What if, however, that game never happens? What if having Bynum on the team is the difference in both the Villanova loss in the regular season and the 2006 Big East Conference tournament?
Perhaps UConn dominates Syracuse from the start in their conference tournament game, and the roles are reversed. The Orange become the ones who have to stage a comeback. Unlike UConn, I do not think they had the talent to pull it off. Gerry McNamara was good, but not good enough to help achieve that feat.
If UConn wins the Big East conference championship, I think they overtake Duke as the overall top seed in the 2006 NCAA tournament.
Where Bynum most benefits the team is the 2006-07 season. Coach Calhoun lost eight players from the previous season; among them Rudy Gay, Denham Brown, Marcus Williams, Hilton Armstrong and Josh Boone.
So indeed they were basically starting over. I think Bynum, who has proven himself as a legit big man in the NBA, could have used this season to solidify how good of a player he truly is or is not. UConn needed a team leader with eight freshmen on the roster. Jeff Adrien became that guy. Bynum could have co-led those leadership efforts.
The issue during the 2006-07 season was this: only three players emerged as their offensive weapons. The team as a whole did not seem to gel in the way Calhoun had hoped. Jerome Dyson was the only freshman who truly stepped up.
I think with Bynum they could achieve a few more wins and reach the NIT tournament.
C.J Miles actually spent what would have been his freshman and sophomore season at Texas playing in the NBA Developmental League.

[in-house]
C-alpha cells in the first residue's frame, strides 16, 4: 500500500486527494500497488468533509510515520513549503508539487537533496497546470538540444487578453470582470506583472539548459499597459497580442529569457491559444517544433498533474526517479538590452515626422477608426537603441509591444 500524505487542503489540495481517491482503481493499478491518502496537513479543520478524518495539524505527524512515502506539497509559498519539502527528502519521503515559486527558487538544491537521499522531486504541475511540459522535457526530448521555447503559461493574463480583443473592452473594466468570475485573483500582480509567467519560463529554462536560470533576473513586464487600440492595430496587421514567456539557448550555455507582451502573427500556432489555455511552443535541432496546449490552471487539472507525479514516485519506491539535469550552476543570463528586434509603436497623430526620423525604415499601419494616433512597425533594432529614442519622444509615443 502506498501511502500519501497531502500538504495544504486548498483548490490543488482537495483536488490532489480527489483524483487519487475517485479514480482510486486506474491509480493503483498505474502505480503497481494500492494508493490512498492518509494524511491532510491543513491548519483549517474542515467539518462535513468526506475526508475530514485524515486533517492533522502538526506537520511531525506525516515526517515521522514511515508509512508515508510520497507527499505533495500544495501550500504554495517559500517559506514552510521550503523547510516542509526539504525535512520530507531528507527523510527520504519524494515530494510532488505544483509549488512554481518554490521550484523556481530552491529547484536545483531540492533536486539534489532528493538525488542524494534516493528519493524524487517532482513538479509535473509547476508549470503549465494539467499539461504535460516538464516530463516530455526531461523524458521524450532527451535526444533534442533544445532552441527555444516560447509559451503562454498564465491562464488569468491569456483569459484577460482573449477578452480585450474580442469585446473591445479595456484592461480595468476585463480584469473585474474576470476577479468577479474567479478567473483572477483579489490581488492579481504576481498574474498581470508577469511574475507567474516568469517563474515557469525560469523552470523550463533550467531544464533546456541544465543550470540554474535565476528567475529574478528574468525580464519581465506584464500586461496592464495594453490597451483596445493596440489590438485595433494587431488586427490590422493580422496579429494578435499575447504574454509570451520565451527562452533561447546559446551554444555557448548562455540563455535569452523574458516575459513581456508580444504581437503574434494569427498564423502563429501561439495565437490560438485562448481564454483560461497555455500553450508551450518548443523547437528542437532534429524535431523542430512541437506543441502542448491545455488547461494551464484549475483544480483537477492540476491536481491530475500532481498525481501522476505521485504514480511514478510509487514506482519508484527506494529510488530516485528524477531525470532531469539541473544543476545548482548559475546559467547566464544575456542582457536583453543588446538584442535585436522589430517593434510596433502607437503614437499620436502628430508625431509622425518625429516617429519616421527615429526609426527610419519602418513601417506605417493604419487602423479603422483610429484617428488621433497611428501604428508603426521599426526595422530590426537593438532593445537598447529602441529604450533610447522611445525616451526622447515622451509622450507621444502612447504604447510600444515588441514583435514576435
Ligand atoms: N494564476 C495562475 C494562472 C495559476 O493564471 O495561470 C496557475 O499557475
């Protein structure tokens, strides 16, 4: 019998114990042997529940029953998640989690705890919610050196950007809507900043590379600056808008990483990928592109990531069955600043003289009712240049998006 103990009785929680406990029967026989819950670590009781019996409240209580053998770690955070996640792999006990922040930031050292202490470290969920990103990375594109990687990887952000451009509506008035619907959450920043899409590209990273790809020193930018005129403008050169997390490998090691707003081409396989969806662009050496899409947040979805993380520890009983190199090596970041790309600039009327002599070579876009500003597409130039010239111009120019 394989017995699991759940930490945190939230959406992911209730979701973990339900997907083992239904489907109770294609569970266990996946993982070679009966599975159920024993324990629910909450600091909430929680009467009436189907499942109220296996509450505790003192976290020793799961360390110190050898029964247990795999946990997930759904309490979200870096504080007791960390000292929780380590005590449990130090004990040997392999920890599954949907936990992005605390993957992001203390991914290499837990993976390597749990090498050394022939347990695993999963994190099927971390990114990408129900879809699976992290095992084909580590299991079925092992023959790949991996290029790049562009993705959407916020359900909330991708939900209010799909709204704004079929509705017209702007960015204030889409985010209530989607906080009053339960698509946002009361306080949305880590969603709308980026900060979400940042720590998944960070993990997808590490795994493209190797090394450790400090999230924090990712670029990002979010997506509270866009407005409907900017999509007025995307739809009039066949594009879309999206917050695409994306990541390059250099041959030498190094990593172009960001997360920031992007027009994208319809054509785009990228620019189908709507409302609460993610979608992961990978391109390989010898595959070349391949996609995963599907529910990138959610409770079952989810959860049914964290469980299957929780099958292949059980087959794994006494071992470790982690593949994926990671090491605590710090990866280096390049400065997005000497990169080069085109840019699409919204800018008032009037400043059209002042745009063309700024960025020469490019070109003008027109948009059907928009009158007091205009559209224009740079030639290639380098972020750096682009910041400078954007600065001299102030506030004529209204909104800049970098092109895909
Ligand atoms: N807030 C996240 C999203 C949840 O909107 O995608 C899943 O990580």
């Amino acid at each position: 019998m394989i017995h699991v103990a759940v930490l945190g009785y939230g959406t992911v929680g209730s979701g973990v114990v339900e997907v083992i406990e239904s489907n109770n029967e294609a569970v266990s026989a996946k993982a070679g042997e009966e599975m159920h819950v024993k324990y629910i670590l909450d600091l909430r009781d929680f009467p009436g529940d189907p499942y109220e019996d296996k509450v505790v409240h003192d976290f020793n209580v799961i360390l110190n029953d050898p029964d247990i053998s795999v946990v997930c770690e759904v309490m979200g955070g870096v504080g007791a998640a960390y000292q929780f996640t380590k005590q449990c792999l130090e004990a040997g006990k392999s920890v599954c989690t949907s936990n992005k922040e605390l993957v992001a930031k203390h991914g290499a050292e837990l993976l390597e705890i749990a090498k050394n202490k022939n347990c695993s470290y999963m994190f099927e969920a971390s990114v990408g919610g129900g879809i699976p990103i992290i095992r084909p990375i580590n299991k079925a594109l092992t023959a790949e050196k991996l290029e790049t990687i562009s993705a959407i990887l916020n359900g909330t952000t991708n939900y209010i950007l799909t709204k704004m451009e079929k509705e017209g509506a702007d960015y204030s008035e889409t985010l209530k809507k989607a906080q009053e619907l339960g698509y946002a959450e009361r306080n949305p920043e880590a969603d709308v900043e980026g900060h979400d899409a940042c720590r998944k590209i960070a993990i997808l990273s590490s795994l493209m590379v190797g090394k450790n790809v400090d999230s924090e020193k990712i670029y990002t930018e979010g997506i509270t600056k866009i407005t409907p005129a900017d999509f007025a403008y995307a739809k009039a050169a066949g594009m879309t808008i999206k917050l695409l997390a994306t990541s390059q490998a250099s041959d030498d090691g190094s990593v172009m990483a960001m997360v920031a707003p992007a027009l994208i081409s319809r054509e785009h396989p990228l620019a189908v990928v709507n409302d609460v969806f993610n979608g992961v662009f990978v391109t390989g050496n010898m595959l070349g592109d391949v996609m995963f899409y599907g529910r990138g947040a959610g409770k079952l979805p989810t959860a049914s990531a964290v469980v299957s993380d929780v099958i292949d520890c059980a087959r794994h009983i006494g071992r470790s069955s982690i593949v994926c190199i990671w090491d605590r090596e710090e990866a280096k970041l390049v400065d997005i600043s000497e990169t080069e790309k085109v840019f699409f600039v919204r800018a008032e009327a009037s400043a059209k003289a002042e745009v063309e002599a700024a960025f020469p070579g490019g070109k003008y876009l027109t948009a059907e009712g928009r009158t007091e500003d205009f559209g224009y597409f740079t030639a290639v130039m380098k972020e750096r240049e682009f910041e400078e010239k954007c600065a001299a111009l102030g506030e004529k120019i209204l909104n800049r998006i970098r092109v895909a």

While that likely means he was not NBA ready, it does not mean he would have struggled on the collegiate level. I think Miles has the potential and talent to add to the Longhorns during the 2005-2008 seasons.
The 2005-06 season featured P.J. Tucker, LaMarcus Aldridge and Daniel Gibson as the team's star players. They made it all the way to the Elite Eight in the NCAA Tournament but lost in overtime to LSU.
Texas also experienced blowout losses to Tennessee and Duke during the regular season. I do not think having Miles on the team changes that. He is not that good. I do think, however, he could have made a difference in the close conference losses to Oklahoma and Texas A&M. In that regard, the Longhorns win the Big 12 outright instead of tying with Kansas.
The Big 12 tournament championship game could go either way. Kansas actually won it. So I will say that still happens.
Texas was good enough to make it to the Final Four or championship game without Miles. What stopped them was a LSU defense that held the Longhorns to a 30.4 percent shooting performance and a stand-out performance by the Tigers' star Glenn "Big Baby" Davis. Even Miles could not prevent that from happening.
The following season P.J Tucker, LaMarcus Aldridge and Daniel Gibson were gone to the NBA. Then entered Kevin Durant, Damion James and D.J Augustin. Plus we witness the rise of sophomore A.J. Abrams. Miles with this core is just as exciting as the last one.
Durant, Augustin and Abrams provided the scoring and excitement for the Longhorns during 2006-07. Outside of them, Rick Barnes' did not have a true scoring threat. That is likely why they lost eight games in the regular season, including several games that went into overtime.
If teams could key in on two of their three main offensive weapons and make the more defensive orientated guys step up, Texas was without a doubt going to lose. Durant could not do everything.
This is why I like what Miles brings to the table. He becomes that fourth option teams have to watch out for. If Texas has him during the 2006-07 season, their amount of wins increases thus they receive higher than a 4th seed in the NCAA tournament.
This team becomes a certain Final Four participant or the possible 2007 NCAA tournament champions.